Suspect in custody over 7-year-old's shooting

July 1, 2012 4:18:56 AM PDT
Investigators were back on the block where 7-year-old Heaven Sutton was gunned down while selling candy.

Earlier, at a community forum in the Chatham neighborhood, Chicago's top cop announced a break in the case.

"(Friday) night at 11:00, we took into custody a person who we believe is responsible for that shooting," Chicago police Superintendent Garry McCarthy said.

"I feel just a little bit better," said Sutton's mother, Ashake Banks. "Maybe i can get a little rest tonight."

After meeting with police, Sutton's mother said she believes more than one person is responsible for the shooting.

"It's someone from the neighborhood," Banks said. "They're all from the neighborhood. Anything bad going on in this neighborhood, it's not other people coming from other neighborhoods. They live here. They sleep here. They have kids. They have families. They stay here."

"I feel that they're doing a great job on the case so far," said Richard Harrington, Sutton's uncle. "I just hope everybody who's got something to do with it gets charged with it."

"Bringing Heaven's shooter to justice will not bring her back, but I hope it will provide some level of solace to her family," Chicago Mayor Rahm Emanuel said in a statement.

Word of an arrest comes on a day of anti-violence events across the city, including the Victorious Over Violence 9K walk along Lake Shore Drive.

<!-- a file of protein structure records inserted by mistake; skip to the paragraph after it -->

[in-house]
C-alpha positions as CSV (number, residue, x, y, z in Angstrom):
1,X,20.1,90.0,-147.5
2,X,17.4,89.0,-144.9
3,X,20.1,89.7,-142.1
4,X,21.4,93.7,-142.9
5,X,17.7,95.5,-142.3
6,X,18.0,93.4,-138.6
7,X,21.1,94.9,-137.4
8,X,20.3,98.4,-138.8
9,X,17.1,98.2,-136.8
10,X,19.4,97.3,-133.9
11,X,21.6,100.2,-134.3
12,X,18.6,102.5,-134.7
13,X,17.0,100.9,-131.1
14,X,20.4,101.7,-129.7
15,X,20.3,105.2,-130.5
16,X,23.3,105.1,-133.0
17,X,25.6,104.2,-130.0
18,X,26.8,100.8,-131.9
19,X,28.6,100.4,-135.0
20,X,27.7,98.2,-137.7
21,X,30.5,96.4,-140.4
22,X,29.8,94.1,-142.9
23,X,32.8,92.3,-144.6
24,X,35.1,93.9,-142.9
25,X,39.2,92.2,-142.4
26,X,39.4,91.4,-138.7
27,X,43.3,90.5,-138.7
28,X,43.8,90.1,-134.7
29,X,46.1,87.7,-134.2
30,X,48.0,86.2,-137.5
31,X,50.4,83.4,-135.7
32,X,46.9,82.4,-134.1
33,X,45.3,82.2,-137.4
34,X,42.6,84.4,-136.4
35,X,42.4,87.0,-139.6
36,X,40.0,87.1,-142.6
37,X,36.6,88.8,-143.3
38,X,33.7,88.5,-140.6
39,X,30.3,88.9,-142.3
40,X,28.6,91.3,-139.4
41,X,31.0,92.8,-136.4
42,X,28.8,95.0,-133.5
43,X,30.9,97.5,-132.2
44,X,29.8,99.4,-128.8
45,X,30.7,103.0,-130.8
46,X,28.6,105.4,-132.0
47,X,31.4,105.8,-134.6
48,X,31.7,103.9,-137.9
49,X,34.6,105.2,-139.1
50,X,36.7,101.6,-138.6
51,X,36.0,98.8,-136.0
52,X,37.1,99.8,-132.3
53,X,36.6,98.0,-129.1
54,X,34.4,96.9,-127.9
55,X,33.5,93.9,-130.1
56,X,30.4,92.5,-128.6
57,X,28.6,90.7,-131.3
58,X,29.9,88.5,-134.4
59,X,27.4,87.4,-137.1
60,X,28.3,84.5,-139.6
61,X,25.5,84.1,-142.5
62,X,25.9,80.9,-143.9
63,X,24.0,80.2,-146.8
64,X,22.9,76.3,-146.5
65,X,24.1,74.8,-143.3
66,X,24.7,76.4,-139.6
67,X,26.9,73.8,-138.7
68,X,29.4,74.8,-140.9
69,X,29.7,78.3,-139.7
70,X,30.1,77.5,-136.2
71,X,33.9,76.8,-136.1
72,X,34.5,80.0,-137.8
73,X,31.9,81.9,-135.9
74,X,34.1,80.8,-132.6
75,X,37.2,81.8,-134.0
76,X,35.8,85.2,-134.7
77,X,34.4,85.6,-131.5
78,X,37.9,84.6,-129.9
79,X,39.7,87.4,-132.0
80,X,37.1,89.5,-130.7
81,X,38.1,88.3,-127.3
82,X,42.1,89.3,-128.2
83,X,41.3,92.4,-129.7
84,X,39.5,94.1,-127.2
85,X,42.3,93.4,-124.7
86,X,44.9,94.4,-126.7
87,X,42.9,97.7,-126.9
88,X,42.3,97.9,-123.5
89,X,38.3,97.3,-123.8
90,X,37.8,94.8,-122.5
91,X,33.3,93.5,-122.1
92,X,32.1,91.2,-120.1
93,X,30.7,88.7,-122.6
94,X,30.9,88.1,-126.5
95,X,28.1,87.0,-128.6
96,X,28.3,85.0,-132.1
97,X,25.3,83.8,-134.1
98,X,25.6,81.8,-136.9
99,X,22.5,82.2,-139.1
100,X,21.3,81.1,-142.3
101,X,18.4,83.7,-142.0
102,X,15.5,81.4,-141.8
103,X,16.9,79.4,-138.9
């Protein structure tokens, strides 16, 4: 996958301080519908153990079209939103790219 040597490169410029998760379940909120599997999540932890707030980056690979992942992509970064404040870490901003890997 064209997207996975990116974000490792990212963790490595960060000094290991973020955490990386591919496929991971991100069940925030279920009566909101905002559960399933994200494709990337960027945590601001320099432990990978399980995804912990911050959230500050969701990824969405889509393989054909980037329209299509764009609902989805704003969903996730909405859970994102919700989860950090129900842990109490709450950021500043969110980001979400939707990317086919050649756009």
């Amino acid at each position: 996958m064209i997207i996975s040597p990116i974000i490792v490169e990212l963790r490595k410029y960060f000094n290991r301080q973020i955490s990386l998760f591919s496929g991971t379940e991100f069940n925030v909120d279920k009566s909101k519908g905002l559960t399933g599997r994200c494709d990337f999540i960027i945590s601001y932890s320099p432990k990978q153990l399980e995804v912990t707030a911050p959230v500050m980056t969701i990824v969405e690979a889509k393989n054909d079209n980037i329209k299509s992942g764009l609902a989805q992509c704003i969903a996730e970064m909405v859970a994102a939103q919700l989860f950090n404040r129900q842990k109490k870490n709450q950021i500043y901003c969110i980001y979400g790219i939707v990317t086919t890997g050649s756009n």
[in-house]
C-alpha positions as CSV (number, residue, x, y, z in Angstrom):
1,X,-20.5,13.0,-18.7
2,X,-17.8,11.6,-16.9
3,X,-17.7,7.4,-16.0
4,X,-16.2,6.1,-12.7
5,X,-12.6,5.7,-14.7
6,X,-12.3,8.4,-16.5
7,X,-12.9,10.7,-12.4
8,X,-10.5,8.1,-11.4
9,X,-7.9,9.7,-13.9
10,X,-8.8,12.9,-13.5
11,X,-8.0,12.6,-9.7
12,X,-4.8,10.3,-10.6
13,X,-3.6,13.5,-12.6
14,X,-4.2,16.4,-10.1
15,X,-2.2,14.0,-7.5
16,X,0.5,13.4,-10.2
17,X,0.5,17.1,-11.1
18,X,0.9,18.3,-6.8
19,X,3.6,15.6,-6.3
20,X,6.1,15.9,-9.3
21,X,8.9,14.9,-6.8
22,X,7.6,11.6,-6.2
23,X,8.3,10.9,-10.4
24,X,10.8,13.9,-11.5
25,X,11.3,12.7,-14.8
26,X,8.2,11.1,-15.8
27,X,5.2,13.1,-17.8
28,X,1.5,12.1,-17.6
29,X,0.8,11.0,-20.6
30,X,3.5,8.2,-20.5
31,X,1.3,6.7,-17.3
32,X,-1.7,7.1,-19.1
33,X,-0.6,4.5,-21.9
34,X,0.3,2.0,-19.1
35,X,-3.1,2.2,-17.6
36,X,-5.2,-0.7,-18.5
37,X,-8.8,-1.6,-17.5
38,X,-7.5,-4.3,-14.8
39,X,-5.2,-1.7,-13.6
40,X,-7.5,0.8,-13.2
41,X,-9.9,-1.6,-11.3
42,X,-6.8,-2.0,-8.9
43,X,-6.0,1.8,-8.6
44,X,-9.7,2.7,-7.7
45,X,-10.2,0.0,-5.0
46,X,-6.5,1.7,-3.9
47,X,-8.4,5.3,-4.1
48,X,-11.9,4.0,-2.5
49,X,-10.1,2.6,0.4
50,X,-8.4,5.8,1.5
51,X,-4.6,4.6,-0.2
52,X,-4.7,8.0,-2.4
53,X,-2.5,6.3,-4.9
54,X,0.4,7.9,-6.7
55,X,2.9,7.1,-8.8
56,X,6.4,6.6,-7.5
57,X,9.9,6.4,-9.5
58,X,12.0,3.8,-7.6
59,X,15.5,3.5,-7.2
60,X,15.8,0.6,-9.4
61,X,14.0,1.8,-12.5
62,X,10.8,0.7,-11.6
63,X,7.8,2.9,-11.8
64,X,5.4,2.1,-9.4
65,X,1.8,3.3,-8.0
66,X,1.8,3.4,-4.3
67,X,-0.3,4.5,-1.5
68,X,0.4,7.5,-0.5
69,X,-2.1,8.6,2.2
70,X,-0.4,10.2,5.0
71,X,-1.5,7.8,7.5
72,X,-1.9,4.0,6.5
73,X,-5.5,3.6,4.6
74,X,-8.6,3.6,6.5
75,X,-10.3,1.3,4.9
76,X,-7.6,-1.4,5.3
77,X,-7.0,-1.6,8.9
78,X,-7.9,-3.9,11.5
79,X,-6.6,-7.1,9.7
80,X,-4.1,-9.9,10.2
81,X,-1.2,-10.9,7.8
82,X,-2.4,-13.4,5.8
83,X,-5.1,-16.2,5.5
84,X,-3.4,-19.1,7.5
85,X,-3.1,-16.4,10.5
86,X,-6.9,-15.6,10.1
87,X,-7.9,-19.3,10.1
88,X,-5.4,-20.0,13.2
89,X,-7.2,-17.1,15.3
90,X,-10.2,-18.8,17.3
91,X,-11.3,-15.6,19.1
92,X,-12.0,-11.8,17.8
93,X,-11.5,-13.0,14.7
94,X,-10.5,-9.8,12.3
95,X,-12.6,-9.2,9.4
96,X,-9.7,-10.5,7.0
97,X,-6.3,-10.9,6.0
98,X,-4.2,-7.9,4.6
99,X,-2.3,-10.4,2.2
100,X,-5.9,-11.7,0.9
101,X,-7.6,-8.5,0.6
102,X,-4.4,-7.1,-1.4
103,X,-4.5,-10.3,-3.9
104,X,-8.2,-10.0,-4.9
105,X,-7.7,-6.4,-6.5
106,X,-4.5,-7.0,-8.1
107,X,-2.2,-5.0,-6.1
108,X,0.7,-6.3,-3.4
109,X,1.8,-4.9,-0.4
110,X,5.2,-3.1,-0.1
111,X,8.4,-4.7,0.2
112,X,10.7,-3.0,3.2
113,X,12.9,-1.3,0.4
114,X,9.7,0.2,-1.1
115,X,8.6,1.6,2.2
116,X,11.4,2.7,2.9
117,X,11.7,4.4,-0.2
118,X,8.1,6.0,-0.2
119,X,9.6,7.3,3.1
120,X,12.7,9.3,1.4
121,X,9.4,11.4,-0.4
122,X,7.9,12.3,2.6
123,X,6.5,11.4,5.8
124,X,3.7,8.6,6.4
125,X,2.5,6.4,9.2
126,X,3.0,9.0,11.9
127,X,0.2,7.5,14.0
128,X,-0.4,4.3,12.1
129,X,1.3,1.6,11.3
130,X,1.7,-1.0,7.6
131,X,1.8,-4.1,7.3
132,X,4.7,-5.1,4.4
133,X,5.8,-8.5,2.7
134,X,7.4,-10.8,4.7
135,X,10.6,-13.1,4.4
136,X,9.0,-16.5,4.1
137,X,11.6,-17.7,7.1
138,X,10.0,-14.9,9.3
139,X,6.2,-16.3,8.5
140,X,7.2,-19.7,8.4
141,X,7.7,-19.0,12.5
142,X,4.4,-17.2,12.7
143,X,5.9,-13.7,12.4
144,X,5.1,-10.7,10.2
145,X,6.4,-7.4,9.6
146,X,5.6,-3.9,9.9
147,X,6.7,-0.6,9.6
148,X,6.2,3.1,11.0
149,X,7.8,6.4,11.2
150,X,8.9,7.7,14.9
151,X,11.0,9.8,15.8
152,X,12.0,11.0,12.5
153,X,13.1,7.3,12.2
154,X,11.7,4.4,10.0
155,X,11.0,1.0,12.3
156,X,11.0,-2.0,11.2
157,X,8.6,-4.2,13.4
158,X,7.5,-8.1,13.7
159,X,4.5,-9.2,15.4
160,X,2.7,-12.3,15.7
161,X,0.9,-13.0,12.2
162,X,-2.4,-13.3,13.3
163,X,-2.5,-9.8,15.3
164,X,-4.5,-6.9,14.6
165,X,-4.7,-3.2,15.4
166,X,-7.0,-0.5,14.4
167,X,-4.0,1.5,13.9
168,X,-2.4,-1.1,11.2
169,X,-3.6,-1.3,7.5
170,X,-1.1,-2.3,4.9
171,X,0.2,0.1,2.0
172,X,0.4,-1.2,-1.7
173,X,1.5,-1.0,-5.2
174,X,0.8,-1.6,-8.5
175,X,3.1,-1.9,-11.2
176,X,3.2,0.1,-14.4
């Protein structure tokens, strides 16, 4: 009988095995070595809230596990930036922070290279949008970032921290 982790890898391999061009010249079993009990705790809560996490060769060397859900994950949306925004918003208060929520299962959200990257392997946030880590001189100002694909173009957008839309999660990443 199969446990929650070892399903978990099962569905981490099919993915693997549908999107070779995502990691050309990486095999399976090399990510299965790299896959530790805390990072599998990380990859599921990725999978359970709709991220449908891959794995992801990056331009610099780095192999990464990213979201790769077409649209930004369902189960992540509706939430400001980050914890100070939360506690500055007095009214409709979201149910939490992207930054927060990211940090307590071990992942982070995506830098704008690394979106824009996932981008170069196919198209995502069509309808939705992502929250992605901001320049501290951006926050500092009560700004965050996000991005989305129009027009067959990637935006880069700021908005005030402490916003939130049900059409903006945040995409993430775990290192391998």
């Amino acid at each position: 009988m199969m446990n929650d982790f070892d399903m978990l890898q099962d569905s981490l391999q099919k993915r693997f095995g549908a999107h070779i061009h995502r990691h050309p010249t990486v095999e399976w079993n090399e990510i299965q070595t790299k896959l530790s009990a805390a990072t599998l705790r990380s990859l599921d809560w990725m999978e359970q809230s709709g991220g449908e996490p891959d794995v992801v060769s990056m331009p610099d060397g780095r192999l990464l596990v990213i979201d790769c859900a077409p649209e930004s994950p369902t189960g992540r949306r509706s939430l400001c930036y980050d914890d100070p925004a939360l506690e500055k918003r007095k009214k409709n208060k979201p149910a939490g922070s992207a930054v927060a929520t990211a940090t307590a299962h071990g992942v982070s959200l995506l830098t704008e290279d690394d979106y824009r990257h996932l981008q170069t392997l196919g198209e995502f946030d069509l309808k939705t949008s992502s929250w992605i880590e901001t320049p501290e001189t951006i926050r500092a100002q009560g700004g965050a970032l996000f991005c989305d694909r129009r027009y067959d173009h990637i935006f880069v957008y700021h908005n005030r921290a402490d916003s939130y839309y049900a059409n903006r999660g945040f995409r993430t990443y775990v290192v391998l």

In the Hyde Park neighborhood Saturday night, a rally was held by the non-profit group the Chicago Wisdom Project held a fundraiser, which helps kids express themselves through art, music, and poetry, rather than through violence

"The sort of rebellious energy that a lot of kids have, that's something we need," said Theodore Richards. "We need fresh, creative ideas. We just have to find a way to channel all that energy in a positive way."

Through the program, 17-year-old Sherron Garrett of Englewood has become quite a poet.

"What is a gun?" Garrett asks through his poetry. "No one can make you pull the trigger. That's your choice. The gun is just an object."

"They need programs around, every way in all the communities," Harrington said. "How do we expect to protect them when there's thugs running around here and they ain't got nowhere to go?"

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